2,000 convicted criminals have been exonerated since 1989. Sounds impressive, right?
[with link URLs to FBI "Crime in the US" for a number of years.]
If this was the rate over 23 years, the number of arrests would equal 13,513,576, but given
how much higher crime rates were back then, the annual rate would be much higher.
At 13.5 million arrests and say 90 percent conviction rate, the total convictions would be
12.1 million. 2,000 out of 12.1 million (which again is an underestimate because of the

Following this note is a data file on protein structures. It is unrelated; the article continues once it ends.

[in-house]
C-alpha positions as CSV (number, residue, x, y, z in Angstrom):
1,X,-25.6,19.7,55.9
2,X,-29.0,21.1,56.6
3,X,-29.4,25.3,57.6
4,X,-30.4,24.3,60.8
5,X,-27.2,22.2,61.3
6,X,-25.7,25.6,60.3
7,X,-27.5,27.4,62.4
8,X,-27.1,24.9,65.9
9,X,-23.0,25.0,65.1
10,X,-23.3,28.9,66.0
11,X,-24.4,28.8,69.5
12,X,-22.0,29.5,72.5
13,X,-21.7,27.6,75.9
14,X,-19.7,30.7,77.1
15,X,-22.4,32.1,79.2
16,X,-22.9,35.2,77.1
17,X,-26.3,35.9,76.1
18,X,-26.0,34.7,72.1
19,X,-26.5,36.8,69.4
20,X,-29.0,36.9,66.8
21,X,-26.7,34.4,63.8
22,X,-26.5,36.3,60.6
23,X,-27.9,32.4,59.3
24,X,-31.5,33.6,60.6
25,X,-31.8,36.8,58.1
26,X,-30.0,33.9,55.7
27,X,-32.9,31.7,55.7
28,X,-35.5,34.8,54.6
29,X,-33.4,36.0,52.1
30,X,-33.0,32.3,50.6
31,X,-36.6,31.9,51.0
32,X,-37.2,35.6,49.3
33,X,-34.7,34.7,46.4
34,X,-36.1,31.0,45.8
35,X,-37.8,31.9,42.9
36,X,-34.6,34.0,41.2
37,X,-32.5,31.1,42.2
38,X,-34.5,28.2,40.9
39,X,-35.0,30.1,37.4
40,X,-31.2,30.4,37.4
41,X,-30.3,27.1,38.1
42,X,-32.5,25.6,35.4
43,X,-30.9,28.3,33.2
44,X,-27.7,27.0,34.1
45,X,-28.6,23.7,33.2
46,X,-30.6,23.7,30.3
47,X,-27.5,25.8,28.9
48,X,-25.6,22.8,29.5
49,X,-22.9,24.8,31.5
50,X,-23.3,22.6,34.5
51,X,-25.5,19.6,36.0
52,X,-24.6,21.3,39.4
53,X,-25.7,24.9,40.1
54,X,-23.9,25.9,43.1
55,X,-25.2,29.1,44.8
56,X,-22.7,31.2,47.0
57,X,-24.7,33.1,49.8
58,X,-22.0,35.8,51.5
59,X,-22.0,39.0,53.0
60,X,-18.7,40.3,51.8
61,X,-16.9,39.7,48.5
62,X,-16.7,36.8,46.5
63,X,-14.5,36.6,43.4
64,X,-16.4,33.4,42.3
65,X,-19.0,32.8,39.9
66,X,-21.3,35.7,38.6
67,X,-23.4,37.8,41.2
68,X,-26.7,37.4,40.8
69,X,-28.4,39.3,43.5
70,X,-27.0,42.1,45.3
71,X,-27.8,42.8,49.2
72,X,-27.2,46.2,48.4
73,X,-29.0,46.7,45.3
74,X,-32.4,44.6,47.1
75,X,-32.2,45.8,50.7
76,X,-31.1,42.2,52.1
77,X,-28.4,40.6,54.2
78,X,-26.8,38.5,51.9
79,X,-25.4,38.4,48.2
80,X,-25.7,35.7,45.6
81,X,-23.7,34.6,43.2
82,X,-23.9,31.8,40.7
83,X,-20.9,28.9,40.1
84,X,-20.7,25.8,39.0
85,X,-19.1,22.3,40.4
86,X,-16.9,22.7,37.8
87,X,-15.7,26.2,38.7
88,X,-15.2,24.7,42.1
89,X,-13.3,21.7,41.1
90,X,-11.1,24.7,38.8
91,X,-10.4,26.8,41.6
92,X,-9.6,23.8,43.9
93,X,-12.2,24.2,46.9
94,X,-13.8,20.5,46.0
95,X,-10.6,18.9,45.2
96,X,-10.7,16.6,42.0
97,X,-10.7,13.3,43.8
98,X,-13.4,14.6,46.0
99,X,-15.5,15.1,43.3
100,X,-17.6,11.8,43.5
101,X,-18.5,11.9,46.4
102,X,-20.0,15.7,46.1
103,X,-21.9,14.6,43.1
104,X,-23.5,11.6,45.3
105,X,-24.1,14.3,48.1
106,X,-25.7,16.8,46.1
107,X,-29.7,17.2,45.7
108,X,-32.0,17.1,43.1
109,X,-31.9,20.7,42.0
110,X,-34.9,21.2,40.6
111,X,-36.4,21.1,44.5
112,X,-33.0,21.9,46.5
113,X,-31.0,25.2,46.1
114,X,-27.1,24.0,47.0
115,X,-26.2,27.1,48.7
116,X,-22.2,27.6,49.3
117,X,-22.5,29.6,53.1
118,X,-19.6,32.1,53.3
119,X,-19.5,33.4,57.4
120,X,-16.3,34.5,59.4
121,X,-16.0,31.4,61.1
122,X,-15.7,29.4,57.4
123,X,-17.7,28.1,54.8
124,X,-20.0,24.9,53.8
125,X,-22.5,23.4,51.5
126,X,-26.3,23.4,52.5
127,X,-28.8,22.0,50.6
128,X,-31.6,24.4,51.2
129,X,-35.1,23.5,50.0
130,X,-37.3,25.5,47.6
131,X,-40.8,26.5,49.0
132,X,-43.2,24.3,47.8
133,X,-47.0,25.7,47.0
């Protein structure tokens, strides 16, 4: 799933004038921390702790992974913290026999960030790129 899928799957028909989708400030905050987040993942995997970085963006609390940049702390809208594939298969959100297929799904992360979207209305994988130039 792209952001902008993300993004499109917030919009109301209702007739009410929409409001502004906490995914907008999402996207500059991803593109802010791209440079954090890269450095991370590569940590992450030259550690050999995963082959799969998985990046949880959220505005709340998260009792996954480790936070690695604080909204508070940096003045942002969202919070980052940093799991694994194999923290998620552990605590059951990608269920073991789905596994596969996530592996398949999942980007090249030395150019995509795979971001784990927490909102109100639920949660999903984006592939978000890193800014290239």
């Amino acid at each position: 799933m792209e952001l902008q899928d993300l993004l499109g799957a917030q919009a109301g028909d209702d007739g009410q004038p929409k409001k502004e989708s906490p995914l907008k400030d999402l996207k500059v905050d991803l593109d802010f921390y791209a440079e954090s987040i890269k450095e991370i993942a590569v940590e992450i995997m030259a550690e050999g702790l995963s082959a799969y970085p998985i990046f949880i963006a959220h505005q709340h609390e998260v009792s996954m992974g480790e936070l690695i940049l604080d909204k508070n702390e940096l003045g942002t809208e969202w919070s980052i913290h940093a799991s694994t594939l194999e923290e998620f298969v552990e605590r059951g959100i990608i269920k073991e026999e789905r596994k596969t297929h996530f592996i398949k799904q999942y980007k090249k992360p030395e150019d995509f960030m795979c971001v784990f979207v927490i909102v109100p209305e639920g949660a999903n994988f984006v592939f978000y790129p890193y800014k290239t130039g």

fact that the crimes that were eligible for exoneration were over a much longer period of
time) is only a mistake rate of 0.0165 percent. That seems like a remarkably low mistake
rate to me.
For murders alone, a similar analysis implies 292,049 arrests. At a conviction rate of 90
percent, that implies 264,844. 100 divided by 264,844 comes to a rate of only 0.038%
(but the upward bias problem mentioned above is even greater here because people are
in prison for murder over such a long period of time).